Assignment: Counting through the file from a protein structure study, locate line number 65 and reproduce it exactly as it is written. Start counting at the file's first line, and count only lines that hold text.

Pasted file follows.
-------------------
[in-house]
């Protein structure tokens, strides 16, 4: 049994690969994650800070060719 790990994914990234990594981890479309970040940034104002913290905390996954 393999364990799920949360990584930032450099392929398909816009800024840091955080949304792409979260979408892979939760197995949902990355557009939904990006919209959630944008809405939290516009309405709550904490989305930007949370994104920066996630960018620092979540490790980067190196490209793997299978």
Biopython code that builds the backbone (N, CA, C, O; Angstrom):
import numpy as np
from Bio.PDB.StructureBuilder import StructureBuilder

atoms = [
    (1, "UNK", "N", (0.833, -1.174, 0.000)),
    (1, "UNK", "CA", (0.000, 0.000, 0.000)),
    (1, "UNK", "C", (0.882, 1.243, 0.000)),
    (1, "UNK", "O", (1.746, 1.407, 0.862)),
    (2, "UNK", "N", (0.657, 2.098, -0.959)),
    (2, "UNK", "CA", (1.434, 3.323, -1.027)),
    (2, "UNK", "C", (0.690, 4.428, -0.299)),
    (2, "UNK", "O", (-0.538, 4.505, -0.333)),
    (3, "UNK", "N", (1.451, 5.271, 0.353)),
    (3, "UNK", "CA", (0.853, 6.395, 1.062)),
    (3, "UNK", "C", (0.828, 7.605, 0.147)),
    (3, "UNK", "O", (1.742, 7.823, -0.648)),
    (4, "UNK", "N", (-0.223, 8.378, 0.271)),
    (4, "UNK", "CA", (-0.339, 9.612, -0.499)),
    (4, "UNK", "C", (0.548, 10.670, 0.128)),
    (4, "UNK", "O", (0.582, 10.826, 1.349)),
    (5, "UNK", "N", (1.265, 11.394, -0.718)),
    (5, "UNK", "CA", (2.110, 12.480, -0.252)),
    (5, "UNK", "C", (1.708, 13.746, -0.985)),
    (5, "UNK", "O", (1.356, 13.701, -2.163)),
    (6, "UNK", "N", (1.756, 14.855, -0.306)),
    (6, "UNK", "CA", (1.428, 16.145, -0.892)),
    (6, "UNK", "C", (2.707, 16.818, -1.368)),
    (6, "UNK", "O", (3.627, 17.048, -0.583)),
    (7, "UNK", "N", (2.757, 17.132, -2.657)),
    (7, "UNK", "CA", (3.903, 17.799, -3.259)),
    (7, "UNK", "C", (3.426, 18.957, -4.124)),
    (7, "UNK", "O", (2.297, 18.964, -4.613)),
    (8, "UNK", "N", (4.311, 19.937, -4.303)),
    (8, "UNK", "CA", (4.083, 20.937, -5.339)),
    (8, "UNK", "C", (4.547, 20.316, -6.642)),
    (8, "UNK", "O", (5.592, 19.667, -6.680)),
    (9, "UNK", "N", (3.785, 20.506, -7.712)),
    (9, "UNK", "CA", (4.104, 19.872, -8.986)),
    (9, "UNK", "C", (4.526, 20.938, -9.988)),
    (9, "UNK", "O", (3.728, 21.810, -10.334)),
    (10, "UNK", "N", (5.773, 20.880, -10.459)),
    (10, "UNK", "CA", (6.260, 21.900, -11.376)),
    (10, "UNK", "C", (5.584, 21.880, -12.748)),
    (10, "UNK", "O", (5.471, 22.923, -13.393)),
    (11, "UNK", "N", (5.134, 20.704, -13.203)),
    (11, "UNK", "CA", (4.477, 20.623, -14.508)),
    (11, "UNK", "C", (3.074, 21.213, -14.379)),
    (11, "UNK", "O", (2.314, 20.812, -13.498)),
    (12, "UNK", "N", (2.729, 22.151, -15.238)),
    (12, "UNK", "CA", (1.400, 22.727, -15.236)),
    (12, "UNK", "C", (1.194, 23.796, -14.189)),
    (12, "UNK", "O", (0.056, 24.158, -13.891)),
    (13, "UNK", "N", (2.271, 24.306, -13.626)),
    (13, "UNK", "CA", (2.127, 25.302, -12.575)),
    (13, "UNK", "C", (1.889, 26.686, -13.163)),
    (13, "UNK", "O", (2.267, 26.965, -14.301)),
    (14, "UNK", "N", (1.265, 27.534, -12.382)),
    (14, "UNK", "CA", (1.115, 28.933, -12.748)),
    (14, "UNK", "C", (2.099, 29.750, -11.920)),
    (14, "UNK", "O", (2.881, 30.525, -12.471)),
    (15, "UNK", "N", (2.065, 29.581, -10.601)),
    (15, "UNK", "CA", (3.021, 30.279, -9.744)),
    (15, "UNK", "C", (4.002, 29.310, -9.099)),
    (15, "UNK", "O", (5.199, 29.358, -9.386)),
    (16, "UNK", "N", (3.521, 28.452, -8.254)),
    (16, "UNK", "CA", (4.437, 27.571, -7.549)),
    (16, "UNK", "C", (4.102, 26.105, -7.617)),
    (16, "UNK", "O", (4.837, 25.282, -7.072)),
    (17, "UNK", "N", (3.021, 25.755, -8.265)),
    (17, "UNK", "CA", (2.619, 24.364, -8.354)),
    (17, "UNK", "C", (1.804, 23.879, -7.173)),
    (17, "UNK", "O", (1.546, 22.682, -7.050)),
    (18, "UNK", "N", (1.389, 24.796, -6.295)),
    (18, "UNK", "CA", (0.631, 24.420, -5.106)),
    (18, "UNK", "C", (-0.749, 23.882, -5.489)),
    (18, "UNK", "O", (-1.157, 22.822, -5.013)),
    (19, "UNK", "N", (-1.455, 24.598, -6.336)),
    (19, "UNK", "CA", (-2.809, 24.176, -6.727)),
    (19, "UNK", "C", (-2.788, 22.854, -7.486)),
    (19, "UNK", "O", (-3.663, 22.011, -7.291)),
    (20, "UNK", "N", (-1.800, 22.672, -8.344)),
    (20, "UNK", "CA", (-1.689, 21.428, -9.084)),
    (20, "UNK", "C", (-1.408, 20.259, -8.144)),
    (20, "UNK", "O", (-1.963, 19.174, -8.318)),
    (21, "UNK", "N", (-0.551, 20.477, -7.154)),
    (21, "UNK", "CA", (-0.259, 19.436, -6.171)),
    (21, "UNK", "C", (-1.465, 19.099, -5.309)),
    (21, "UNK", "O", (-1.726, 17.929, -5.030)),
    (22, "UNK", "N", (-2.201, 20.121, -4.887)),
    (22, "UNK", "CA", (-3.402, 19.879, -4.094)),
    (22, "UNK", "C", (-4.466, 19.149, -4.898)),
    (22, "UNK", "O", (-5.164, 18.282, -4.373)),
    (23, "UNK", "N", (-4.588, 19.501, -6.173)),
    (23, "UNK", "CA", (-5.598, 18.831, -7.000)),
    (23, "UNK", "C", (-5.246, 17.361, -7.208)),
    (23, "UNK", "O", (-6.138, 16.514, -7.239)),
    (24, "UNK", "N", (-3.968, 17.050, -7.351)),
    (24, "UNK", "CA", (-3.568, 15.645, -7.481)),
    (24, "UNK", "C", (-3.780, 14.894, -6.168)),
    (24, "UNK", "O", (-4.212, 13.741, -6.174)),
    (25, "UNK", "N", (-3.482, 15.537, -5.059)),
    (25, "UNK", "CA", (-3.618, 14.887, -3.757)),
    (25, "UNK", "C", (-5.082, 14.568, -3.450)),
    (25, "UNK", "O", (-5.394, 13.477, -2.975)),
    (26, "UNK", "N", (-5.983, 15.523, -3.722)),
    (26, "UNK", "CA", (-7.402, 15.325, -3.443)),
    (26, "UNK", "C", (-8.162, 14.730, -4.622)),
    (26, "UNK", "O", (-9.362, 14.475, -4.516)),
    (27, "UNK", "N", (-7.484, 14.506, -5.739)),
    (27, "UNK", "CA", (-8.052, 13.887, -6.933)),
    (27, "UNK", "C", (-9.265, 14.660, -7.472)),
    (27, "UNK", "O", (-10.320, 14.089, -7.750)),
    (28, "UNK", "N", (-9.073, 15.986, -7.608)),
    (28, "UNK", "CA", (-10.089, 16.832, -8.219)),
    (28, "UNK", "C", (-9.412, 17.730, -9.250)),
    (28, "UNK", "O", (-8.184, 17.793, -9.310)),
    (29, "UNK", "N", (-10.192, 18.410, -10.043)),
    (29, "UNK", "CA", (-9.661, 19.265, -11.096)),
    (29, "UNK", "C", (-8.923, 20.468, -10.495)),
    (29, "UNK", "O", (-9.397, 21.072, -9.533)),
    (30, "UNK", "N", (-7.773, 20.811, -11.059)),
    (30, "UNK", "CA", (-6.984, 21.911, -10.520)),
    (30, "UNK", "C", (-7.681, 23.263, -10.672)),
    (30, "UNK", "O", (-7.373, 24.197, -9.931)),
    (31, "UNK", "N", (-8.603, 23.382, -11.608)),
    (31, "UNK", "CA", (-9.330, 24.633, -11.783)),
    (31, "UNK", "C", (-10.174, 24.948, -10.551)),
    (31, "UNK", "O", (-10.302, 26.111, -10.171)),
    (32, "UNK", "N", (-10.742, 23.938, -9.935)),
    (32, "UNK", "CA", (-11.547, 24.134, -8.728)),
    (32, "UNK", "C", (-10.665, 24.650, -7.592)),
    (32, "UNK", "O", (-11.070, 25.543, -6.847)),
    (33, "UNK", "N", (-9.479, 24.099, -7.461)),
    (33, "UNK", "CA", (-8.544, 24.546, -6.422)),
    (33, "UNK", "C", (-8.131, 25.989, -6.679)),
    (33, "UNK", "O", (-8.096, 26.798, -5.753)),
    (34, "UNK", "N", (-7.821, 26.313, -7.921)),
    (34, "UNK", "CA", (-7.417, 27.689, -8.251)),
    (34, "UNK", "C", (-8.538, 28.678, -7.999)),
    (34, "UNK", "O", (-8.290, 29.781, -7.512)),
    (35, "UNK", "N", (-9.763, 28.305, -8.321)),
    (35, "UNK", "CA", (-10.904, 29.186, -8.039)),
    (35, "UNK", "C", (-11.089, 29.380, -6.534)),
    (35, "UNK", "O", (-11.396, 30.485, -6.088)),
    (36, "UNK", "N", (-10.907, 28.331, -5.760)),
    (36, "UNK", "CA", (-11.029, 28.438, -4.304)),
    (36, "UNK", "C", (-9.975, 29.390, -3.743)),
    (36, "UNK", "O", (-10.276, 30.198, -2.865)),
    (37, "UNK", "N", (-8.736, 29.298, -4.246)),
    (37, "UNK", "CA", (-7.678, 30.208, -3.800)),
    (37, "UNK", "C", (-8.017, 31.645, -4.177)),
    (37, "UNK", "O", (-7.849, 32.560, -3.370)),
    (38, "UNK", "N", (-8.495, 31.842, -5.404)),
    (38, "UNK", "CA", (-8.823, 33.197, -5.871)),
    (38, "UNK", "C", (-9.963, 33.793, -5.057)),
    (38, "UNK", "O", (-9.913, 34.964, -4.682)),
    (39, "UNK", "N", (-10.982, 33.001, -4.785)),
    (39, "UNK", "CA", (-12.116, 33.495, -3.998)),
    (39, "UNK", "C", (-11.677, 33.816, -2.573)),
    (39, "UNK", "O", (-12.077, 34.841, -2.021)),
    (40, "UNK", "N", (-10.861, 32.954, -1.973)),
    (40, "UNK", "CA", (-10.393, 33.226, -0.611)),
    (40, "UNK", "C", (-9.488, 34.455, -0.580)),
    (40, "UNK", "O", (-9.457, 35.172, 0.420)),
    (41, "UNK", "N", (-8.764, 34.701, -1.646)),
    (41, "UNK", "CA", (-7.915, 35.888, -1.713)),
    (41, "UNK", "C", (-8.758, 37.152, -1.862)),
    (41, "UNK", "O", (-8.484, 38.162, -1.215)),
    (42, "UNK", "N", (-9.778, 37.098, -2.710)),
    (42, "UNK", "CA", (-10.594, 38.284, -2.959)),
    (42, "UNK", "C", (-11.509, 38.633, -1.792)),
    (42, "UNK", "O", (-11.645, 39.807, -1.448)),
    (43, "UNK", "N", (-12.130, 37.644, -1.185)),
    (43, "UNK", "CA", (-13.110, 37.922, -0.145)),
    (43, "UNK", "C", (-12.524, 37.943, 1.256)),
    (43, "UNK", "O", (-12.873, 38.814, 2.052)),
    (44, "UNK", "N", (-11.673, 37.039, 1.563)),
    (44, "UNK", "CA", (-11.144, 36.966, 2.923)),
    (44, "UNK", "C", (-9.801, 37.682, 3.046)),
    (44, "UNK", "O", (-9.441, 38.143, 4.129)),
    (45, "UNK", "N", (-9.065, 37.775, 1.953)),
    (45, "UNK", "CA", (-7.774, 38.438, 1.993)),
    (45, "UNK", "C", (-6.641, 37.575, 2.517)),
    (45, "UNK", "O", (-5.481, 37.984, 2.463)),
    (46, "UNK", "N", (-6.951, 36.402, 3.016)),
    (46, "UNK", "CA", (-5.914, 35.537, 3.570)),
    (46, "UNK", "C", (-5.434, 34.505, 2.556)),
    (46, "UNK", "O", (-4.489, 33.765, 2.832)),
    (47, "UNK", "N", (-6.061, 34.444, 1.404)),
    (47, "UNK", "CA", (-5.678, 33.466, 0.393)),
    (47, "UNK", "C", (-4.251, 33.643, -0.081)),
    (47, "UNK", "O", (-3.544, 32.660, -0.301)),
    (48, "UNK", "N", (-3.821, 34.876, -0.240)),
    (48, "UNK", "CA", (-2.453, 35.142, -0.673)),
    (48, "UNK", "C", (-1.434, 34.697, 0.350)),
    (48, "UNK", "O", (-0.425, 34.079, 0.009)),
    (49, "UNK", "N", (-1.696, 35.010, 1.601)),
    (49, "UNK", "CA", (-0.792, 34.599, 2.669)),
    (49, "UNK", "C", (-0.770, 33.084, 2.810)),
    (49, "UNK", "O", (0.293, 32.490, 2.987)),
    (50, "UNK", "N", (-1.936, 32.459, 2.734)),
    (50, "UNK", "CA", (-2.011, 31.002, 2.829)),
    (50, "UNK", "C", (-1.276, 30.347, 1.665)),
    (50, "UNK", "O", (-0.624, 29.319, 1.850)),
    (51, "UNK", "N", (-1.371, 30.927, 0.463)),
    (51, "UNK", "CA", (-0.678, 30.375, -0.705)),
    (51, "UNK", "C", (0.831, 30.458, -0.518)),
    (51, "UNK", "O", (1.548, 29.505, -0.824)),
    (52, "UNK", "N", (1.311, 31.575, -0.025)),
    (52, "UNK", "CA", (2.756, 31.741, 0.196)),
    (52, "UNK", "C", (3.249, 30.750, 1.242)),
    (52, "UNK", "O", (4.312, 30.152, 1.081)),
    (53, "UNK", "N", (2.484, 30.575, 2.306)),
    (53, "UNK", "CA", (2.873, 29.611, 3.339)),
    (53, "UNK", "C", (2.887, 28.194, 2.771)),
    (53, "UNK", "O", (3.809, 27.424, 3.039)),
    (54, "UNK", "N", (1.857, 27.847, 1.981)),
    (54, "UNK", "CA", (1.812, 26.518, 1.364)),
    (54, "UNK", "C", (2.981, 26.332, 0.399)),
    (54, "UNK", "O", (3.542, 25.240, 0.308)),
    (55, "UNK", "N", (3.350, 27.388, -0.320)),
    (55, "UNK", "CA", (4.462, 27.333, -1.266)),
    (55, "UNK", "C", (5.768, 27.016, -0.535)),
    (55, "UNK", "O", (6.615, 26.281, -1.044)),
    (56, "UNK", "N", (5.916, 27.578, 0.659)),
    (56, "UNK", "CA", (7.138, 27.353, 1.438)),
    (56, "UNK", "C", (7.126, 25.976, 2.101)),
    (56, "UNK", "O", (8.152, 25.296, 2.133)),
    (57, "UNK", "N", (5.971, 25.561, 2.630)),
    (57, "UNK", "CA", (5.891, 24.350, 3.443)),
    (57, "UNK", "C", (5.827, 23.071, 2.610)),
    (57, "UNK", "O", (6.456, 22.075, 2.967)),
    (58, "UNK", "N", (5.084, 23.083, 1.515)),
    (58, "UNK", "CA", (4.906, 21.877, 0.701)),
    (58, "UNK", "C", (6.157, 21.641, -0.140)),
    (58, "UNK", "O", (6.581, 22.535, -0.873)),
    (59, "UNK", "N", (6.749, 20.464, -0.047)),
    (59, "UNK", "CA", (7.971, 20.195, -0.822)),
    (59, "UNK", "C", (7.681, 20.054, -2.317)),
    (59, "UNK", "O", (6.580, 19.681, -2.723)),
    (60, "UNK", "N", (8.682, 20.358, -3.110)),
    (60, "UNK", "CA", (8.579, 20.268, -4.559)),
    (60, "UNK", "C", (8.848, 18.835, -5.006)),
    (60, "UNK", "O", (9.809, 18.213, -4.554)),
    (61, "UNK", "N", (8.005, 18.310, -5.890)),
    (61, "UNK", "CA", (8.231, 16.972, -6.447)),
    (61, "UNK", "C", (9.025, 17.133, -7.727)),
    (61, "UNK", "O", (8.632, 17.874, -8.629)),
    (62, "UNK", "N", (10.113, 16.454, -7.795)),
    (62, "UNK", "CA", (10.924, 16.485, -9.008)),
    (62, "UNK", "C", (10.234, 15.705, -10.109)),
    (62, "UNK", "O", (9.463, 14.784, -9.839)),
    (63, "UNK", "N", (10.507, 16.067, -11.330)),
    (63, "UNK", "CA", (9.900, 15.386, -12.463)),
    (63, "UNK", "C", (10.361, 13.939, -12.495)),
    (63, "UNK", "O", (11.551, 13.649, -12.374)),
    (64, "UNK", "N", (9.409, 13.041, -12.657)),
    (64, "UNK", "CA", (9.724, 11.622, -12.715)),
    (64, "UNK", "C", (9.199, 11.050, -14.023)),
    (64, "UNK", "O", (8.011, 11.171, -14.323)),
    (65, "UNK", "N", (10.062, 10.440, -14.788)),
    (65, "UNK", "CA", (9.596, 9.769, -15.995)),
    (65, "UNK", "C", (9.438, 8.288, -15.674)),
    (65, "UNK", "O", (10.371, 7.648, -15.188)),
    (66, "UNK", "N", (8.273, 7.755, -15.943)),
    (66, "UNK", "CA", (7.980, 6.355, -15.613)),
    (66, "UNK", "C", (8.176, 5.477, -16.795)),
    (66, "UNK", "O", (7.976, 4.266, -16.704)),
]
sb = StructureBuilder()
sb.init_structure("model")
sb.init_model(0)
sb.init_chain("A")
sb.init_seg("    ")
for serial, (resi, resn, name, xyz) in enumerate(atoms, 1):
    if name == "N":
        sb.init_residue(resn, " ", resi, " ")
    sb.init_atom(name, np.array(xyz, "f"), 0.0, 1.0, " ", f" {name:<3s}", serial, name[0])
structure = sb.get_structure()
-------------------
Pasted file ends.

    (15, "UNK", "C", (4.002, 29.310, -9.099)),